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January 05, 2021 @ 11:41 +03:00
Britain formally left the European Union’s trade bloc on Dec. 31, marking a new era for the U.K.-EU relationship. After months of wrangling, new rules for trade were finally agreed just days before the year-end deadline. But in a document spanning over 1,200 pages, there was very little mention of financial services: a sector which accounts for 7% of the U.K.’s economy and 10% of its tax receipts.
One particular issue that arises is the clearing of euro-denominated derivatives. The size of the European derivatives market topped 680 trillion euros ($834 trillion) in 2019, and the majority of European clearing activity takes place on London-based exchanges such as LCH.
So far, the European Securities and Markets Authority has agreed to roll over current clearing arrangements for these derivatives until June 22, giving more time for EU-based institutions to decrease their reliance on the British-based clearers. It has previously said it wants euro-denominated derivative trading to only take place within the EU, or somewhere with “equivalent” regulations.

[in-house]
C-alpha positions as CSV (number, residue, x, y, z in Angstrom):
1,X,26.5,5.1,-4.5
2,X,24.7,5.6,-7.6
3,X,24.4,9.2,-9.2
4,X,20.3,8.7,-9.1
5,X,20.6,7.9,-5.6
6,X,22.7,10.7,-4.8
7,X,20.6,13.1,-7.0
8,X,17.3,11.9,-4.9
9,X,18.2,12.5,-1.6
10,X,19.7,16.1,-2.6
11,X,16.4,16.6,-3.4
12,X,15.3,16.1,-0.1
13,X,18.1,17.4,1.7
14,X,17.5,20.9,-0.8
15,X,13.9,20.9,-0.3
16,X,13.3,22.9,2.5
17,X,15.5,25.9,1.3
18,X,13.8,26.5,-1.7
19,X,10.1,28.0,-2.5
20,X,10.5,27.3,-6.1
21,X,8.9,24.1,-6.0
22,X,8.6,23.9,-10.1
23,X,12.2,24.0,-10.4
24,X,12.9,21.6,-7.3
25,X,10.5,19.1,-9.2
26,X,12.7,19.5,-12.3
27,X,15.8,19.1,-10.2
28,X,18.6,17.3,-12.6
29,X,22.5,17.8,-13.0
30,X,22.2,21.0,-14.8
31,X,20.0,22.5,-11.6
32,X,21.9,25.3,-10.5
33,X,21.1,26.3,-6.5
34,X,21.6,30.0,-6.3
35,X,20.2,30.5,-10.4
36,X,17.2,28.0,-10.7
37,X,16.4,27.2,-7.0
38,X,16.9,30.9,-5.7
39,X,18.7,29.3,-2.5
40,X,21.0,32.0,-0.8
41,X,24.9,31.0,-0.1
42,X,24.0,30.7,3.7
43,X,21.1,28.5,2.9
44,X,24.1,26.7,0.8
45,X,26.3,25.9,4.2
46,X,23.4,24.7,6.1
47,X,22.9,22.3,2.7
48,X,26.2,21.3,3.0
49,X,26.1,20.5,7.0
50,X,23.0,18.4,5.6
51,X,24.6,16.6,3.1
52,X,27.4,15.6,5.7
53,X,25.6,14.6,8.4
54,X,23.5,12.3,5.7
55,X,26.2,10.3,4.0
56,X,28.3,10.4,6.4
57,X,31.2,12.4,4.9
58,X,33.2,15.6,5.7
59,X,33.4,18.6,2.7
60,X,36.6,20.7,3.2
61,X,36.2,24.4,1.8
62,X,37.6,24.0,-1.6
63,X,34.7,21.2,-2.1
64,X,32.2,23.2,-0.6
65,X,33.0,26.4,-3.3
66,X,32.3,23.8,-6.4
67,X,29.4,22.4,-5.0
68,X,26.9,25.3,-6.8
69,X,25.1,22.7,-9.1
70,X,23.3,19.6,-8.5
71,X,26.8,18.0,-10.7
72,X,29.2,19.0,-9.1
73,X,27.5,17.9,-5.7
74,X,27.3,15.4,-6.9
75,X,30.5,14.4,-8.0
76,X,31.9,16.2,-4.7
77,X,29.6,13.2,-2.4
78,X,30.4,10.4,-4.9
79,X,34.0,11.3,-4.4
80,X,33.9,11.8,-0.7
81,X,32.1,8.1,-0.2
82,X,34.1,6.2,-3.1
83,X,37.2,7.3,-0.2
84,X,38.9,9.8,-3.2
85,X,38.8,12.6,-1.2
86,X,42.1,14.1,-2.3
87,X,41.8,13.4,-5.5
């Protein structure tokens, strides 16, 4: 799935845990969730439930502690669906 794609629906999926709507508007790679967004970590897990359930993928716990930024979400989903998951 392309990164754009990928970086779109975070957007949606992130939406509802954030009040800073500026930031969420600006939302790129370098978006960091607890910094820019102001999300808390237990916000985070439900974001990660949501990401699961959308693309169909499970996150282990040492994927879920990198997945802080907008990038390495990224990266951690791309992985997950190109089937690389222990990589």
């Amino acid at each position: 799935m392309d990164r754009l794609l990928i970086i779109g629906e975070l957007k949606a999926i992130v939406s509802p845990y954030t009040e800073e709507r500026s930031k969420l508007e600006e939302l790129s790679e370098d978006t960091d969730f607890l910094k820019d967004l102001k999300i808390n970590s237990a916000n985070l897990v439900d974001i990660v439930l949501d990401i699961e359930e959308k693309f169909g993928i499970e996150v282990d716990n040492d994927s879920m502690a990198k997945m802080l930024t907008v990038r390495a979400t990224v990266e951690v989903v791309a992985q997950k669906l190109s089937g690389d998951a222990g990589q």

The two sides have committed to releasing a memo of understanding within twelve weeks that will give further clarity on these equivalence rules. They are especially important for the financial industry as they enable U.K.-based companies to sell services into Europe, as long as the regulations don’t diverge substantially from Brussels.
The current arrangement allows for the EU to withdraw equivalence rights for U.K. institutions with only 30 days’ notice, a decision that the U.K. has no right to contest.
The approach so far has been piecemeal and on a temporary bilateral basis. For instance, Italy on Sunday announced that it is allowing U.K. financial companies to keep operating as they are in the country for another six months.
Leaving it up to each individual regulator to make arrangements has also complicated the setup on the ground. Many U.K-based banks have moved personnel covering the Dutch, French, Spanish and German markets to the continent, while those covering Italian and Scandinavian markets have been able to remain in the U.K.
The loss of “passporting” — or the ability to trade freely — post-Brexit also means that the days of financial advisors being able to fly in and out of Europe to operate have come to an end. This has prompted many senior staff to relocate to other European hubs such Frankfurt and Paris, the latter being attractive because of the prospect of lower income taxes.
The Brexit deal leaves the future uncertain for financial services — here’s what is at stake, CNBC, Jan 5